October 5, 2018




Contrast. Gimmick or principle?


For sure, contrast is abused.  I personally can't stand Apple's trademark long-short sentence structures: "We redesigned the iPad from the ground up. Three times." But undeniably, the contrast of sentence length works. It's a boast. 


Contrast is especially abused in film scores, usually in two modes of imitation. I'm sure you've heard the tropes -- the crash of a Hans Zimmer score being stripped back to a single, swooning violin; the irony of violence set to some 80s pop song. These work on a basic Pavlovian level of filmmaking -- we've been conditioned by genuine works like Pulp Fiction and The Dark Knight to recognise these cues as tasteful, creative decisions. But they bastardise the beauty of contrast, or counterpoint. 


Counterpoint is, I would argue, fundamental to any good work of art. It is about finding the balance in asymmetry, which requires being comfortable working with symmetries of greater complexities than simply squares. Counterpoint demands that you understand a piece of art as a whole, because contrast isn't just any kind of difference. In fact, it's probably better described as "difference in similarity", where A and B are really more like two aspects of a greater whole than two separate ideas. It implies a relationship. Contrast is really about drawing unexpected, but fitting, connections.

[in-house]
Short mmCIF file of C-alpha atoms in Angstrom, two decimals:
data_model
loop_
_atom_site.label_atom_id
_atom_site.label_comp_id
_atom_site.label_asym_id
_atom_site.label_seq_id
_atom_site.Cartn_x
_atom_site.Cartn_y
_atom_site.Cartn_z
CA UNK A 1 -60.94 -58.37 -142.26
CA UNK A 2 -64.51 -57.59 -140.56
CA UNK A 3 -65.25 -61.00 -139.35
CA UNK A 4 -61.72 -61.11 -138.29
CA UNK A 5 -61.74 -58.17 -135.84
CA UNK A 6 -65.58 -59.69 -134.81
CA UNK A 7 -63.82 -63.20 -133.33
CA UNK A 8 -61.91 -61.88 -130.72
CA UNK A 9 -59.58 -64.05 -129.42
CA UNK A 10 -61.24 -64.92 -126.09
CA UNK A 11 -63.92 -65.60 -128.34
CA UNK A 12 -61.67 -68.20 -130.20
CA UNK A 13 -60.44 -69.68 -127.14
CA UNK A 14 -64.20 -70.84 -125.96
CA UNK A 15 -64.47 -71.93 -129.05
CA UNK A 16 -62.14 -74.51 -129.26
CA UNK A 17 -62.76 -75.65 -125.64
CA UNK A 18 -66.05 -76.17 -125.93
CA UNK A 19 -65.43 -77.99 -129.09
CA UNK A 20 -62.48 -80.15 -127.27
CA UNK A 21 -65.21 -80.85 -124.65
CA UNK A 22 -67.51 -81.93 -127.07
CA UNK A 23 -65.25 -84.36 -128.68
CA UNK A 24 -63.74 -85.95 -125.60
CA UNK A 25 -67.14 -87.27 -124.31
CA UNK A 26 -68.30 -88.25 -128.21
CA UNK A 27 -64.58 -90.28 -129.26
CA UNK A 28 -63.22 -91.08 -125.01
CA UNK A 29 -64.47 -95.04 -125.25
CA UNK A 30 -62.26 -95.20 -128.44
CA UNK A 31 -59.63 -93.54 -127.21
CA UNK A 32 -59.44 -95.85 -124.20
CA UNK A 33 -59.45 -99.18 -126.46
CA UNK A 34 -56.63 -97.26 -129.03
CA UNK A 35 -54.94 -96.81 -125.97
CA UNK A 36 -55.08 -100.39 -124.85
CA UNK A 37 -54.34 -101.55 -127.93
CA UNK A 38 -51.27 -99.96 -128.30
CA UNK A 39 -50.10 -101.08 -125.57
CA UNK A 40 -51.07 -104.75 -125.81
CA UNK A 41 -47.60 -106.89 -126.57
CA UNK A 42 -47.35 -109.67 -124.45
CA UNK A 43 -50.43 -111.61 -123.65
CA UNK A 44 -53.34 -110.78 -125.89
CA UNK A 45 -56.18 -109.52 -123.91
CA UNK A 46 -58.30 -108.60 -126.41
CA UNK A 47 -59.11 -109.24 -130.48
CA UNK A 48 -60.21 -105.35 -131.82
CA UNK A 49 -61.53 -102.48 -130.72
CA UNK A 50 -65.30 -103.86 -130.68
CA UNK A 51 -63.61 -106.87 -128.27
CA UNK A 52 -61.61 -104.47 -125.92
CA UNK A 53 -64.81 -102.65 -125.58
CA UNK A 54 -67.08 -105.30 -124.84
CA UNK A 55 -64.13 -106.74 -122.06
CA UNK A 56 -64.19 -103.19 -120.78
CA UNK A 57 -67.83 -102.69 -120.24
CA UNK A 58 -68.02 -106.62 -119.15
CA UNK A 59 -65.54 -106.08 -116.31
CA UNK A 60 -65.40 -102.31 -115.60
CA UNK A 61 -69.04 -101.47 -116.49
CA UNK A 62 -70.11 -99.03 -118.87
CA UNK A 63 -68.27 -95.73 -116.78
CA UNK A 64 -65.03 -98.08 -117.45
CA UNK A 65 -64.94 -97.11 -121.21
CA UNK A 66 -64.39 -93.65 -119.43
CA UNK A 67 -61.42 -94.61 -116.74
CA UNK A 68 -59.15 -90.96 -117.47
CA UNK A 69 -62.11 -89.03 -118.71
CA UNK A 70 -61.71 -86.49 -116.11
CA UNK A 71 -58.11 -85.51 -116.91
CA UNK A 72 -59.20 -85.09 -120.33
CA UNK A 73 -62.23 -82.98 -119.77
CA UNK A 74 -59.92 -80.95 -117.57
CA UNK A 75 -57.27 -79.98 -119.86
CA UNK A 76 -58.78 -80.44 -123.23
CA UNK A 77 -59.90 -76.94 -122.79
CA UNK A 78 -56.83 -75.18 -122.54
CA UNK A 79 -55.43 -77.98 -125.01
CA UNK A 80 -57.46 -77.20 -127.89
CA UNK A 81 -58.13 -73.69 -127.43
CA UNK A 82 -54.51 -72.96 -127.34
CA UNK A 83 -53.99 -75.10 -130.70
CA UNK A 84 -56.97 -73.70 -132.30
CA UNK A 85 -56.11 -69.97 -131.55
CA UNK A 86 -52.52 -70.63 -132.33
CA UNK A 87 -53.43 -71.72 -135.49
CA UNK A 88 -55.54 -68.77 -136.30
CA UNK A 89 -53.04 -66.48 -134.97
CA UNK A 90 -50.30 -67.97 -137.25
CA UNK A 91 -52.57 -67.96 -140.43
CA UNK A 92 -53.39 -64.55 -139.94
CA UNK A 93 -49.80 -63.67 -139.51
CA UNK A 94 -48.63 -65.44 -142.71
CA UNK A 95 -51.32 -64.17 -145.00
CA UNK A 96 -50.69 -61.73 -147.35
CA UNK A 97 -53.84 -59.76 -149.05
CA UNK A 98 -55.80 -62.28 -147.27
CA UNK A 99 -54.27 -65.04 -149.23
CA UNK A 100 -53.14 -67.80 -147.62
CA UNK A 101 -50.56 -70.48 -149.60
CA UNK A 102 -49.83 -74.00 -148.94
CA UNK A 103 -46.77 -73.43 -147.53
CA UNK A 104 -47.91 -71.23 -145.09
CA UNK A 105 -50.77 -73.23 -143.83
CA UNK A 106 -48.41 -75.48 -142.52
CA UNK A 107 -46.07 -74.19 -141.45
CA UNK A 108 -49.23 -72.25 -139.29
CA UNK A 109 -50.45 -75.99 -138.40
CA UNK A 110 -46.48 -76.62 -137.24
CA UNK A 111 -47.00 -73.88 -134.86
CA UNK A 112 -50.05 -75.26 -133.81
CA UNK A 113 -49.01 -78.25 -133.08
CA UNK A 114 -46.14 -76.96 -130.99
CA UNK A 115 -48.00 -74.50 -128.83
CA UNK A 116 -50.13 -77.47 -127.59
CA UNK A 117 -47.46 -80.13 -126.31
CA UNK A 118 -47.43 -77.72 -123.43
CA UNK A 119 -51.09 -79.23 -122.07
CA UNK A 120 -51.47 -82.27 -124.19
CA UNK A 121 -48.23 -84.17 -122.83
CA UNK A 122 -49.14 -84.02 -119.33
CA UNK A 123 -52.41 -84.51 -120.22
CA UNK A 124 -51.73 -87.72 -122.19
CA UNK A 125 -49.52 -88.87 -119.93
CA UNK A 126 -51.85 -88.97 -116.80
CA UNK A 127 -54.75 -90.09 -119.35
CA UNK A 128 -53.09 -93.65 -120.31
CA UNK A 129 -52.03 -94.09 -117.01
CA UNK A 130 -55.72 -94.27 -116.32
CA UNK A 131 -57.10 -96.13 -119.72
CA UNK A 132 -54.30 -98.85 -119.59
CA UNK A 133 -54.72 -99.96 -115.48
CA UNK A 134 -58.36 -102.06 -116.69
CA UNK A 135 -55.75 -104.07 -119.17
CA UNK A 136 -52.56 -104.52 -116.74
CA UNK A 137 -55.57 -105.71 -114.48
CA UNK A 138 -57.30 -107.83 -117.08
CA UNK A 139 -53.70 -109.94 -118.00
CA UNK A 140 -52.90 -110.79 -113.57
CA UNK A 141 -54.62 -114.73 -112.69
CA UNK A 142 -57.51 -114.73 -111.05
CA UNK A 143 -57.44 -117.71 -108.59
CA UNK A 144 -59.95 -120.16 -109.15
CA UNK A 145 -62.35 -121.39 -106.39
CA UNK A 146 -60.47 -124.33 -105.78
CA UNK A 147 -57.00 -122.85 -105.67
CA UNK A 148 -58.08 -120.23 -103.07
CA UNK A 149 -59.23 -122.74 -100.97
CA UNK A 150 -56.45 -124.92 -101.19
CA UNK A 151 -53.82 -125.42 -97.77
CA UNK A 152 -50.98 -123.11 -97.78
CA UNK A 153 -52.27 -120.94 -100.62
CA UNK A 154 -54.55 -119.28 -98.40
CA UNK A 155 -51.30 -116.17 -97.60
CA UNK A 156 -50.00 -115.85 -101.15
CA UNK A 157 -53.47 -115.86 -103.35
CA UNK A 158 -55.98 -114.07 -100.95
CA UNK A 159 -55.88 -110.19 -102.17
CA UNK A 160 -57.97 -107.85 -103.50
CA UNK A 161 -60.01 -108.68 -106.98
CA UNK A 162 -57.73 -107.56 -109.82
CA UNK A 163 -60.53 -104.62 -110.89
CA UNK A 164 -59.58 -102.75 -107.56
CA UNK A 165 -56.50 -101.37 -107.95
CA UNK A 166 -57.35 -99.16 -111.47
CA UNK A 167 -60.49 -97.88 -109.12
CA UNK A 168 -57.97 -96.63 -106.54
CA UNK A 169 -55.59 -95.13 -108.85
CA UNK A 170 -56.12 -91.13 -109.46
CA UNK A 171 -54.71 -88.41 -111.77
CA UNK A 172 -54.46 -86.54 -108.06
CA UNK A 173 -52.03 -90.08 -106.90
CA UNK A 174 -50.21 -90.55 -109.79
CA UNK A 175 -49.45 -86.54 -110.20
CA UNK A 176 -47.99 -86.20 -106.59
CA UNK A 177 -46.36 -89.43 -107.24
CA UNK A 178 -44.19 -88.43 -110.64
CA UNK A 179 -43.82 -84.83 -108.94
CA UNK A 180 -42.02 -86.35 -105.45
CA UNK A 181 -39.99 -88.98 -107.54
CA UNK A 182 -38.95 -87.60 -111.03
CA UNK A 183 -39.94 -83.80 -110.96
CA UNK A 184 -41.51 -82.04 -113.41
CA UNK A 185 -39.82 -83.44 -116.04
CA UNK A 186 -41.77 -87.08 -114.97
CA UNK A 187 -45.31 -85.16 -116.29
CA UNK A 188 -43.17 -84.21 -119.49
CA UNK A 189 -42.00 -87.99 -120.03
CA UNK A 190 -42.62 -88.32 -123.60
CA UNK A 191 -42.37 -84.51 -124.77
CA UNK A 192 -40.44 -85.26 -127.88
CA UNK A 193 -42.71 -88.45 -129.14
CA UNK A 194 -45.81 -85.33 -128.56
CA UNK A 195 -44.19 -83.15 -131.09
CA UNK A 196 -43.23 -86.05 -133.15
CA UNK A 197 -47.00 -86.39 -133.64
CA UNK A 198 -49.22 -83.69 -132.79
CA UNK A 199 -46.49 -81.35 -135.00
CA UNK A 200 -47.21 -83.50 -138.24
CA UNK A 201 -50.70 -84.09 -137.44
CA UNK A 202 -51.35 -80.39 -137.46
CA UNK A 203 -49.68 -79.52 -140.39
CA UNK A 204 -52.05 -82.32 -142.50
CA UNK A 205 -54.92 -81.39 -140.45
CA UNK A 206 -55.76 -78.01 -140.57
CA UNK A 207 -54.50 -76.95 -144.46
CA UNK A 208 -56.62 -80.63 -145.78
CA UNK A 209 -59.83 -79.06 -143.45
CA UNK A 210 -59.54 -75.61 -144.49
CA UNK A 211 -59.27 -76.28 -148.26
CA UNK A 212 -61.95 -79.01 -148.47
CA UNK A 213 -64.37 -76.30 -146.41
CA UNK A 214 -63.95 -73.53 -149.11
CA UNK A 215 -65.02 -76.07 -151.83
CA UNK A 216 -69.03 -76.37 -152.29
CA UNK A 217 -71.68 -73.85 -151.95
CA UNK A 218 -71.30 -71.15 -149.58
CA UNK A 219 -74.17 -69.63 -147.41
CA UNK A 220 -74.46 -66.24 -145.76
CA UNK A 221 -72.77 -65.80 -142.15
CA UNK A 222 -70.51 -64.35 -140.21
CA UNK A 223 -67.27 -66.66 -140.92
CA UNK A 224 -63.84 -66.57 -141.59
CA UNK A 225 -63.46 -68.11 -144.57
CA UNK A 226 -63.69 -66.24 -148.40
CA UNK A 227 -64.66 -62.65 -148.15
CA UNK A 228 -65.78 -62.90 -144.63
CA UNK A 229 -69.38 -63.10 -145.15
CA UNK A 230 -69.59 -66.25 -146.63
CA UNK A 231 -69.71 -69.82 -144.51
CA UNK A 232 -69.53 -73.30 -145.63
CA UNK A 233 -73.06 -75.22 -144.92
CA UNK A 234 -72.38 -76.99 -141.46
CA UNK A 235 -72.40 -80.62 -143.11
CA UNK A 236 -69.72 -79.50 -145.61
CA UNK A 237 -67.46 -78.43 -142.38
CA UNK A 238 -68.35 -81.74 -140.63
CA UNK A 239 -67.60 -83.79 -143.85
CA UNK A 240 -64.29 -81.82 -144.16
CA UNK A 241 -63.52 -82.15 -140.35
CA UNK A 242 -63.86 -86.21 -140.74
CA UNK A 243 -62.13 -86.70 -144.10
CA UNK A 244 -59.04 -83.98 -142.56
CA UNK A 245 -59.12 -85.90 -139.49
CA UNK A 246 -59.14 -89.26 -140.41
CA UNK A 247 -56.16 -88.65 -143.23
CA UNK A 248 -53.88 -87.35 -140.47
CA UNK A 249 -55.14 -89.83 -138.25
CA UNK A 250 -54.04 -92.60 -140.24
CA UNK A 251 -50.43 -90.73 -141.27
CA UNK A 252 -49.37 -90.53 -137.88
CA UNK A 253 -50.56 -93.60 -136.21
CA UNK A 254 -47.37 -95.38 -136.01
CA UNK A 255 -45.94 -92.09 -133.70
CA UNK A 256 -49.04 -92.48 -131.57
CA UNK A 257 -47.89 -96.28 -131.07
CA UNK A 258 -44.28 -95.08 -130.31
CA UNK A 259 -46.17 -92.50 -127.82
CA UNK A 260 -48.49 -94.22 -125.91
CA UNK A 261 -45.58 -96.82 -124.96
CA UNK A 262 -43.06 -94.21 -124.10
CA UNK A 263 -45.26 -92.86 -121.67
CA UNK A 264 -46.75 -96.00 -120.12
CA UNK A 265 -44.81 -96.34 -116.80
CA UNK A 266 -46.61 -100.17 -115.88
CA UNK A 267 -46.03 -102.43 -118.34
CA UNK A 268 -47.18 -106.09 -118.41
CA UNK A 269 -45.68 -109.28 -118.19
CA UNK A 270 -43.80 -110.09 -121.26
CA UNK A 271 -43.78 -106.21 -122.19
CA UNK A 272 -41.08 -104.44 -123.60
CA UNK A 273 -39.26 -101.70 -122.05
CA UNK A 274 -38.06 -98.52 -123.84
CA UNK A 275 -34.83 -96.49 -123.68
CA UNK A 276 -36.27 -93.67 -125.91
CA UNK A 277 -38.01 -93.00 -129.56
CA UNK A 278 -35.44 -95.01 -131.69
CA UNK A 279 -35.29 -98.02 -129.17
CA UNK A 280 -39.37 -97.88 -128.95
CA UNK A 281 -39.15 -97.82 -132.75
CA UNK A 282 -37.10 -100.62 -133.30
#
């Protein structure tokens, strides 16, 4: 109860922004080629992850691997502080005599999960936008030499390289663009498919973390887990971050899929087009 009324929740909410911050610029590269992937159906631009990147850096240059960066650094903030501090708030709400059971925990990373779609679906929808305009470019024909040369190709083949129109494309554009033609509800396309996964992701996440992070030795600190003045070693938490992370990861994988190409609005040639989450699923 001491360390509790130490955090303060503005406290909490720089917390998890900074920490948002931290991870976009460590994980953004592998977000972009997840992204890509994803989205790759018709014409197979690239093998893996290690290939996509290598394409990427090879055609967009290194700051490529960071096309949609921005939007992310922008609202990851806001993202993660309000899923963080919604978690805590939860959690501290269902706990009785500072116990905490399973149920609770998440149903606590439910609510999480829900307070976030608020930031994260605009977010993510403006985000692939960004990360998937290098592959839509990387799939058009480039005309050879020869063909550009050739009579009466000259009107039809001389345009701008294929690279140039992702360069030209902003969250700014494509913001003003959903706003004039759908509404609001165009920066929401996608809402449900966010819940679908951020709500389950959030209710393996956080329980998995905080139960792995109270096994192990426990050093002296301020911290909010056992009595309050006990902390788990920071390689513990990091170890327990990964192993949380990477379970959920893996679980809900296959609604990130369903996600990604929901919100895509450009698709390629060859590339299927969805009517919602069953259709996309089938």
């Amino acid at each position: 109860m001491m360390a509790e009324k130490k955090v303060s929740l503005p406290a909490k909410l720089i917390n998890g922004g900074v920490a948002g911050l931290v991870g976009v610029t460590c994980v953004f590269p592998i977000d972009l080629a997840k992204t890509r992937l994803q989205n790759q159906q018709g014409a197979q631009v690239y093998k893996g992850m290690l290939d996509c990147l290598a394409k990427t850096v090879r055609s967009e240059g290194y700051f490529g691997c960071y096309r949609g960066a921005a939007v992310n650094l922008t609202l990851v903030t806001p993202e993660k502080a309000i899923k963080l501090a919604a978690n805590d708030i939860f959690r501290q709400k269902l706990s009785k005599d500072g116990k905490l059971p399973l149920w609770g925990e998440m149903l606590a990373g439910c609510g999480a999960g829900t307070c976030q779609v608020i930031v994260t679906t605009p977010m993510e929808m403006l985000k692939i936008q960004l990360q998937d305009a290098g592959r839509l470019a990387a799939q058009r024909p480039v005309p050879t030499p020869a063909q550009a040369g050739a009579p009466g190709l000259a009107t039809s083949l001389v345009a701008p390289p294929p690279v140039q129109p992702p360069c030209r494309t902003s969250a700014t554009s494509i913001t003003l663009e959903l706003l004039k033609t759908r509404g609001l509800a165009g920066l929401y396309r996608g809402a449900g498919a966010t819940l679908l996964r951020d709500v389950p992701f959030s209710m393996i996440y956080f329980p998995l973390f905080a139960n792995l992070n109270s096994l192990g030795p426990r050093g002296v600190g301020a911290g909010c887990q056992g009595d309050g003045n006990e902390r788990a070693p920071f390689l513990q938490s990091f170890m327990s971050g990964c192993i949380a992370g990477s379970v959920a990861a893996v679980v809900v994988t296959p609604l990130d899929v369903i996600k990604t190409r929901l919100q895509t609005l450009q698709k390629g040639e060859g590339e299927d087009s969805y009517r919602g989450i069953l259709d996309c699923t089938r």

Trent Reznor is a master of this - listen to almost any Nine Inch Nails song from The Downward Spiral or The Fragile and you will see contrast in action. Take Hurt for example -- the whole structure is based around contrast between verses in minor, and choruses in major, and it even ends with a sudden crash of noise, as if the raw tenderness of the lyrics had suddenly collapsed in on themselves. It feels part of a whole, not random, and somehow inevitable.  


And within filmmaking, outside of sound design, contrast is the entire principle underlying editing. You counterpoint a wide of a funeral with a close-up of the bereaved parent shedding a tear; you thus relate the universal with the personal. Or you do the opposite: cut from the action hero leaping away from an explosion to a wide of the fireball blooming over the city, relating the personal mission of our hero to the fate of the whole city.


Contrast is a very simple principle to get a hold on; but it is immensely powerful, and personal. Each brain makes its own connections, draws its own relationships. My contrast is different from your contrast. All have the ability to make thrilling new combinations of sound and image, as long as we challenge ourselves to look beyond the safety of tropes, and trust the weirdest, strangest, most true-to-us associations that bless our minds daily.



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